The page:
In the final model, we measure the contribution that the motivational variables for information skills make to information skills knowledge, over and above the demographic variables. If motivational variables for information skills contribute significantly over and above the educational demographic variables, we suggest that this result will lend support to our theoretical proposition regarding a relationship between perceived competence and reading and information literacy knowledge and skills. Results are presented in Table 7.

Table 7. 
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Regression results for Model 1 indicate the contribution of the motivational variables of perceived competence in information skills, enjoyment of reading, and perceived competence in reading to information skills knowledge on their own, without demographic variables. For Model 1, the R2 results are statistically significant, F(3, 1190) = 141.53, p<.001, accounting for 26% of the variation in scores for information literacy knowledge and skills.

Results for Model 2 indicate the contribution of the demographic variables of parent education and self-reported grades on their own, to information literacy knowledge. For Model 2, the R2 results are also statistically significant, F(2, 906) = 96.80, p<.001.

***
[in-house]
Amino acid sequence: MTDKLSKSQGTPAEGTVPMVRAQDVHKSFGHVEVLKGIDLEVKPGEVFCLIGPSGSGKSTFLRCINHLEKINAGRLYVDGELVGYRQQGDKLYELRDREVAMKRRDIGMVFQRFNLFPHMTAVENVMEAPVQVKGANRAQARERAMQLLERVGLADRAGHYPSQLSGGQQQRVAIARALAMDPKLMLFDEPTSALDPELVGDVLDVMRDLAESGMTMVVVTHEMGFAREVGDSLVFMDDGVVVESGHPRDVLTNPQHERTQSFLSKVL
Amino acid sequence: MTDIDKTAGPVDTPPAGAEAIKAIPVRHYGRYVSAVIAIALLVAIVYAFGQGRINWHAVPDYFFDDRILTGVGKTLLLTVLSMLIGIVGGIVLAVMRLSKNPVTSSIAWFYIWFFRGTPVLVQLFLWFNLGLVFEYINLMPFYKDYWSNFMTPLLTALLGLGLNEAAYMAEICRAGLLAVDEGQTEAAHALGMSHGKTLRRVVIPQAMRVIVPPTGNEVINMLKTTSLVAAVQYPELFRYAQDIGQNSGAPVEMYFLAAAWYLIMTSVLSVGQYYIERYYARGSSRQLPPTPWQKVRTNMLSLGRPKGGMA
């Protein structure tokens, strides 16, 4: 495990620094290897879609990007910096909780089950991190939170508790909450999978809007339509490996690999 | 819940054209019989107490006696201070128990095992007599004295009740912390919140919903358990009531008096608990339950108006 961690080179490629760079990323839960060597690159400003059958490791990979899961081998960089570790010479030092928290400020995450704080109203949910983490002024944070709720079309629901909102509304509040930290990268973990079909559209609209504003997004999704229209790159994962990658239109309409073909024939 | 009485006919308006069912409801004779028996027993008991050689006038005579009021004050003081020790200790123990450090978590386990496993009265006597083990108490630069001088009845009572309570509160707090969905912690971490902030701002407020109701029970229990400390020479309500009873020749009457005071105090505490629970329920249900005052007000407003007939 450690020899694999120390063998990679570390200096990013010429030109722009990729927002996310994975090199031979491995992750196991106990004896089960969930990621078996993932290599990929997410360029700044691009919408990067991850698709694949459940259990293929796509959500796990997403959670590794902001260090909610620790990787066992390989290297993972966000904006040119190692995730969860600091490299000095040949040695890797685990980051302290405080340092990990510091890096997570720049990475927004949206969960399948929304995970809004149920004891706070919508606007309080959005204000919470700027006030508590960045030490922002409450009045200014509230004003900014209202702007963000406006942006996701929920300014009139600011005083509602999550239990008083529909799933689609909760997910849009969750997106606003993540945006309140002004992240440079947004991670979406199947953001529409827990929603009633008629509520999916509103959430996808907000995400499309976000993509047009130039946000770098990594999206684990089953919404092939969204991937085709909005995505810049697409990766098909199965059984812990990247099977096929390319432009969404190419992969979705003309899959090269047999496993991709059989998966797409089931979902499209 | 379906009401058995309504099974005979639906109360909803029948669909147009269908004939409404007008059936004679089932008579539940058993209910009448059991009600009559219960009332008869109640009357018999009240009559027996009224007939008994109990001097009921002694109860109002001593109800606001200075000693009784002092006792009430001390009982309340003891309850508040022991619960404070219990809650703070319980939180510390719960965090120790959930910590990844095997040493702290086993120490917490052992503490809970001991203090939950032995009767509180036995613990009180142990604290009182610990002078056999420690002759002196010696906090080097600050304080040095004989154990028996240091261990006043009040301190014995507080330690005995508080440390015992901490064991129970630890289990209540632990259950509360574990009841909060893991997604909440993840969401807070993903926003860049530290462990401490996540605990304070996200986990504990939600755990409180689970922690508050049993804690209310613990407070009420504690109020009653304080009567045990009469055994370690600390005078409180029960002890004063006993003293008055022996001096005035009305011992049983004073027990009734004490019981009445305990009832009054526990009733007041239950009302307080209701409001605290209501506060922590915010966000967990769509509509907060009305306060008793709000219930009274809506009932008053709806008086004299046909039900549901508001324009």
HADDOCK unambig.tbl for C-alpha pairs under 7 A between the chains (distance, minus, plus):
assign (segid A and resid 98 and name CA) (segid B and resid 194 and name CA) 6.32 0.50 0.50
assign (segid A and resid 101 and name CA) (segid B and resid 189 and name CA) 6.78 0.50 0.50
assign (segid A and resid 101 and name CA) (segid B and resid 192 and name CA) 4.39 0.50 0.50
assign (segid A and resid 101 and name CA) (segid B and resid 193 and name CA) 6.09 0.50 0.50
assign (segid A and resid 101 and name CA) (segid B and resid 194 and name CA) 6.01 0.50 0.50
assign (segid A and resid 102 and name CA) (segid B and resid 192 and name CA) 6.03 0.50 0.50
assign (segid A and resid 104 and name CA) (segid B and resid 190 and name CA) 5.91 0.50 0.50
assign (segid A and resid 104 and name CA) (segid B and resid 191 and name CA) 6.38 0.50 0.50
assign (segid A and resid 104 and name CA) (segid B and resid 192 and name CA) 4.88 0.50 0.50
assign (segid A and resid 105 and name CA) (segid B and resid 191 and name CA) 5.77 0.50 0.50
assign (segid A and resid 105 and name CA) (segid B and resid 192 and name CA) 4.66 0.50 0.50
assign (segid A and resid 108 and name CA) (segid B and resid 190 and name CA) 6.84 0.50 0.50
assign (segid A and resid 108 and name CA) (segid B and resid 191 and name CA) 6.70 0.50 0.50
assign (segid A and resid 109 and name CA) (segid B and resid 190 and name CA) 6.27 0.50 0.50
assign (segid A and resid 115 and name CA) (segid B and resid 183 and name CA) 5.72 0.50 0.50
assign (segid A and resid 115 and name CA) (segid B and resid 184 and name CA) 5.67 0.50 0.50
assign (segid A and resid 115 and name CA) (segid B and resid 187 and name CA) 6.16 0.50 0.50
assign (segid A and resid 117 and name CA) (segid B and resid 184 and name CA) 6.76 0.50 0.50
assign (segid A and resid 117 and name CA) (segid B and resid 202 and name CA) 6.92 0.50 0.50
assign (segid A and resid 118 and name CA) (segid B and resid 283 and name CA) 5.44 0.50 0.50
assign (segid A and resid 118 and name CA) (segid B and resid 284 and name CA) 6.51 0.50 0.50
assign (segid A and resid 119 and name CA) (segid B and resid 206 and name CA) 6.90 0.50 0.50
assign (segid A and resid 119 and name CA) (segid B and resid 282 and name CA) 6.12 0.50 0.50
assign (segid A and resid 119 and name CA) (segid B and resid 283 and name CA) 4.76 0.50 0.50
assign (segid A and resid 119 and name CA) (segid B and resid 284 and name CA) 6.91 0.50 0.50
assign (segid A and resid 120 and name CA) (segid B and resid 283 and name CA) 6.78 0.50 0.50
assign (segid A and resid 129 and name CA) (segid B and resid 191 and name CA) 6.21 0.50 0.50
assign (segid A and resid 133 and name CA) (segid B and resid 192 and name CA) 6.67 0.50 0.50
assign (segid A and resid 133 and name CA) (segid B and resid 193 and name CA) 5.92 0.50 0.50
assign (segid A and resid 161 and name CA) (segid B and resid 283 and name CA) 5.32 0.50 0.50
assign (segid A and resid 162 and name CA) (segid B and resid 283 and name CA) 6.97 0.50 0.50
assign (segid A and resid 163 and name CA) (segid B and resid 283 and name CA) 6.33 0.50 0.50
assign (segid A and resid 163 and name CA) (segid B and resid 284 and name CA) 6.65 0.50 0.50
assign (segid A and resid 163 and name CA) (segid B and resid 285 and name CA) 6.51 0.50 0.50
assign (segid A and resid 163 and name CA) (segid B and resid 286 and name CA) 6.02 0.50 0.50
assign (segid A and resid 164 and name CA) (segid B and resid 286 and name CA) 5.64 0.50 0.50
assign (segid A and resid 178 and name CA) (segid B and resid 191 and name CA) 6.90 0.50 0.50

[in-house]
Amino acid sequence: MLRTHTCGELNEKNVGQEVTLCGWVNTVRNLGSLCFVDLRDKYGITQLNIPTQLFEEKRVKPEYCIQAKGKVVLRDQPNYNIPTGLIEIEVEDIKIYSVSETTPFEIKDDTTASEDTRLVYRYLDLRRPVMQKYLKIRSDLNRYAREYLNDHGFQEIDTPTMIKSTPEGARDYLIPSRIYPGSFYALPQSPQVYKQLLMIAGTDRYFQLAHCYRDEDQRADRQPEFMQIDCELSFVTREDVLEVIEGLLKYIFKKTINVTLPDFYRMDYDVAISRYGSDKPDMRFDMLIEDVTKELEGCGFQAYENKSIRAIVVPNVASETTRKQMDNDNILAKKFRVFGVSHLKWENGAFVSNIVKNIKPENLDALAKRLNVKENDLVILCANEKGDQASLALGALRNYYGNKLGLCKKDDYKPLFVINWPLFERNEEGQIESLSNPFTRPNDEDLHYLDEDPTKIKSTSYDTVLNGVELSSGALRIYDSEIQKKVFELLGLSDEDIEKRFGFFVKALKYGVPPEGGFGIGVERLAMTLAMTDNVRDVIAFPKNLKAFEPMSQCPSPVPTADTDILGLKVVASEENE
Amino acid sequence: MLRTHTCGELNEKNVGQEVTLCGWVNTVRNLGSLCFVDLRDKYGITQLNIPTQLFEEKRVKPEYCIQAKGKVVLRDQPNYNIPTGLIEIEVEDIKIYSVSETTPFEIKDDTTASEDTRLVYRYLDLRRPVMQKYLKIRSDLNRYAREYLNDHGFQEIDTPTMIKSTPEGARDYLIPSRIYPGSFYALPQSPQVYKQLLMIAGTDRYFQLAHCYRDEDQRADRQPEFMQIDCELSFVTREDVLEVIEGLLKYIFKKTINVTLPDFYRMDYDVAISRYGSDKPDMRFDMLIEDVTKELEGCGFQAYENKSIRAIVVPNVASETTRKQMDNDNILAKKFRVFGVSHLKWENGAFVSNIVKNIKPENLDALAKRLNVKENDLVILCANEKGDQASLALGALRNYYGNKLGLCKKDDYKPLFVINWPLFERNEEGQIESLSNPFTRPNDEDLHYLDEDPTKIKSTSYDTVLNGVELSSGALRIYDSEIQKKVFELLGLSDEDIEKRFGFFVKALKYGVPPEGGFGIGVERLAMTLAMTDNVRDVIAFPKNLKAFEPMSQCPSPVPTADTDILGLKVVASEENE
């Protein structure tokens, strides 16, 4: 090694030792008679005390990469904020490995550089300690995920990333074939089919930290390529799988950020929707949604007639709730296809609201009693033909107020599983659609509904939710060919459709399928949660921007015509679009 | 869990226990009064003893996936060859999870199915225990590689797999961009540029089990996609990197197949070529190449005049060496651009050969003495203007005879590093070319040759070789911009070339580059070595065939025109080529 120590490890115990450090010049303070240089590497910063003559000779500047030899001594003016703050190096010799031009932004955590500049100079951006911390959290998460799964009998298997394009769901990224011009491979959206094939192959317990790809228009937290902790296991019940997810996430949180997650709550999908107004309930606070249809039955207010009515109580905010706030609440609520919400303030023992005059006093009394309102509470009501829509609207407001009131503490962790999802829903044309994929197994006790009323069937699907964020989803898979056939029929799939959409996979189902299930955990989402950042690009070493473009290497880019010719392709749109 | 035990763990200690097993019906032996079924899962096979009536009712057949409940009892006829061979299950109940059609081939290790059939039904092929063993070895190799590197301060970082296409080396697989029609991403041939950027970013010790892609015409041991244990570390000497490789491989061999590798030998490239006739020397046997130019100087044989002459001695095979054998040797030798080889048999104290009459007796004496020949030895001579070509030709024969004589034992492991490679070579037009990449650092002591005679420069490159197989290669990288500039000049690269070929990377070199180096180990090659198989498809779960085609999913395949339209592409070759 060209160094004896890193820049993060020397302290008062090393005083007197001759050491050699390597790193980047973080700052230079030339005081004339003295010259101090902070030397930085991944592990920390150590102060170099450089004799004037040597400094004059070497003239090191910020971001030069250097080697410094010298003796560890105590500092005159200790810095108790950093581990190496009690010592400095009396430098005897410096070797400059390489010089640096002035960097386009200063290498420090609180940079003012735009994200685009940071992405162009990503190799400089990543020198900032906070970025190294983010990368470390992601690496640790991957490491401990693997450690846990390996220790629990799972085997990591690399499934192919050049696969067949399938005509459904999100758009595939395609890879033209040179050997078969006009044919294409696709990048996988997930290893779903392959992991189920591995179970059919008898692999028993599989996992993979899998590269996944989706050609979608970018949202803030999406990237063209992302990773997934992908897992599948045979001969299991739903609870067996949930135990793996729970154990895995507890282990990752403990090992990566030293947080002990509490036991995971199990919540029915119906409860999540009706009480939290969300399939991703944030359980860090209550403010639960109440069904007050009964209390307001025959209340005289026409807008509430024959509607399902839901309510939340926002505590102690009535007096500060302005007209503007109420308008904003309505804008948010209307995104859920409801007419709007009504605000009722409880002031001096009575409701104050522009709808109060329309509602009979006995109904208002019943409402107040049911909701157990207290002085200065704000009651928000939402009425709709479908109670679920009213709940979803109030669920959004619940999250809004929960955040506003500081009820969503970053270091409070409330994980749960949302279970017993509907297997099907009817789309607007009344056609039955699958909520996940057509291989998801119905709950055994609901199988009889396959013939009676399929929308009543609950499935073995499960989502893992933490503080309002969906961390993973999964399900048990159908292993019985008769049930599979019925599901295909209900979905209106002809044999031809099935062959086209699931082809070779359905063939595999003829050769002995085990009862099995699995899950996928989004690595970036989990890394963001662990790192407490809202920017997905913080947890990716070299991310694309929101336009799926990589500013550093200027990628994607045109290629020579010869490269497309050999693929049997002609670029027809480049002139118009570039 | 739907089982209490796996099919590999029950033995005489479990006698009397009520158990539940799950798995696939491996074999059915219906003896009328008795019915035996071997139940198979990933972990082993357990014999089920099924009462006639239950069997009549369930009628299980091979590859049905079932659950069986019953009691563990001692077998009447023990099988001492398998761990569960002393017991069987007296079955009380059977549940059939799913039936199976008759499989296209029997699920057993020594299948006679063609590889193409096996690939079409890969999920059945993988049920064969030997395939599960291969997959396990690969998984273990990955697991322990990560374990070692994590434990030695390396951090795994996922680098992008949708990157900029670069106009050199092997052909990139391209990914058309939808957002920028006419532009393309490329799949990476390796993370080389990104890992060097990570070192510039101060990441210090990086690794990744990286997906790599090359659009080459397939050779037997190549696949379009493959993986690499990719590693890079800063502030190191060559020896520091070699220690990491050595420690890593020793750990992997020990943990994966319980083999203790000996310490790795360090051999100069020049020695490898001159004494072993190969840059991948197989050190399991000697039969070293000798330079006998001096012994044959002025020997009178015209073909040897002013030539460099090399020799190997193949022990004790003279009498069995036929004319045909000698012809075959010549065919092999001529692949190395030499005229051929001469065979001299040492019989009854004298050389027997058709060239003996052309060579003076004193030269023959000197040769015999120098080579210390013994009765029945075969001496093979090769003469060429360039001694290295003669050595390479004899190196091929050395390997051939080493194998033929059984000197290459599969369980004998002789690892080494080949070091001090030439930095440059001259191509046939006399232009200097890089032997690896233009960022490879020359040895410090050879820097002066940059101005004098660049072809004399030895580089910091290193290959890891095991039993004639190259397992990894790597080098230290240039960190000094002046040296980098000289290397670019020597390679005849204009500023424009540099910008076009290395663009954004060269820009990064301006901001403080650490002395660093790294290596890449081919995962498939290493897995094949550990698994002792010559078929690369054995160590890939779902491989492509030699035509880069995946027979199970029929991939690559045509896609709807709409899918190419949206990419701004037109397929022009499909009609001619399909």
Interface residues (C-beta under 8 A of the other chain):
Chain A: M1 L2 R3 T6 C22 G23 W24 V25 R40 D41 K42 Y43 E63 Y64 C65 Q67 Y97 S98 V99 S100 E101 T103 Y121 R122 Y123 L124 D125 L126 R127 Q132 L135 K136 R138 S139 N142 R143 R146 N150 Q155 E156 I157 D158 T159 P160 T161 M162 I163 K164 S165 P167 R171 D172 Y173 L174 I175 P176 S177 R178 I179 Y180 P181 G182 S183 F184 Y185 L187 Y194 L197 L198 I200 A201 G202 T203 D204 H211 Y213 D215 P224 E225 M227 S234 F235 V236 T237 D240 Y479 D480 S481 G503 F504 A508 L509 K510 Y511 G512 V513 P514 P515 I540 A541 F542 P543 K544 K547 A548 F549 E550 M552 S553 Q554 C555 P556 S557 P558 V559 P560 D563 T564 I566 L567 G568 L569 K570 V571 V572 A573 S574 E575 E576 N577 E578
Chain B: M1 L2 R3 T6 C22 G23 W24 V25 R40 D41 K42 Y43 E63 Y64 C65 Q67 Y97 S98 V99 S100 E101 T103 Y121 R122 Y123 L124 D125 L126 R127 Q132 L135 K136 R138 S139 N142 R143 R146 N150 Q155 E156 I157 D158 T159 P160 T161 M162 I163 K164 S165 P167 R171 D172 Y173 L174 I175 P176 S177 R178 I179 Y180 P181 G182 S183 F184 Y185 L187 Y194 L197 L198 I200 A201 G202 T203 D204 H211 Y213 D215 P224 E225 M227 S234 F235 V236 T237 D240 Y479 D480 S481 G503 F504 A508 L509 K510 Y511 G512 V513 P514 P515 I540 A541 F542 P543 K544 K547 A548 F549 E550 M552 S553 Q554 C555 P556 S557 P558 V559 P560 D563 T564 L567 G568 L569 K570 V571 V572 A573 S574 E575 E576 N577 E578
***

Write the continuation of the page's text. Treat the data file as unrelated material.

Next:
Results for Model 3 indicate the contribution of the motivational variables to information skills knowledge — over and above the demographic variables. For Model 3, the R2 change is.13 over and above Model 2, and results are statistically significant, F(5, 903) = 78.18, p<.001. In this model, we see that each motivational variable still contributes significantly over and above the demographic variables indicating the robustness of the motivation model. This result may indicate that the demographic variables of parent education and school performance may play a role in the mechanism by which the motivational variables of perceived competence in information skills and reading, and reading enjoyment, operate in their relation to information skills knowledge.

Overall, results support the three information literacy hypotheses posed by this study:

  • The greater a student's perceived competence in information skills, the better will be the actual performance in a knowledge test of information literacy.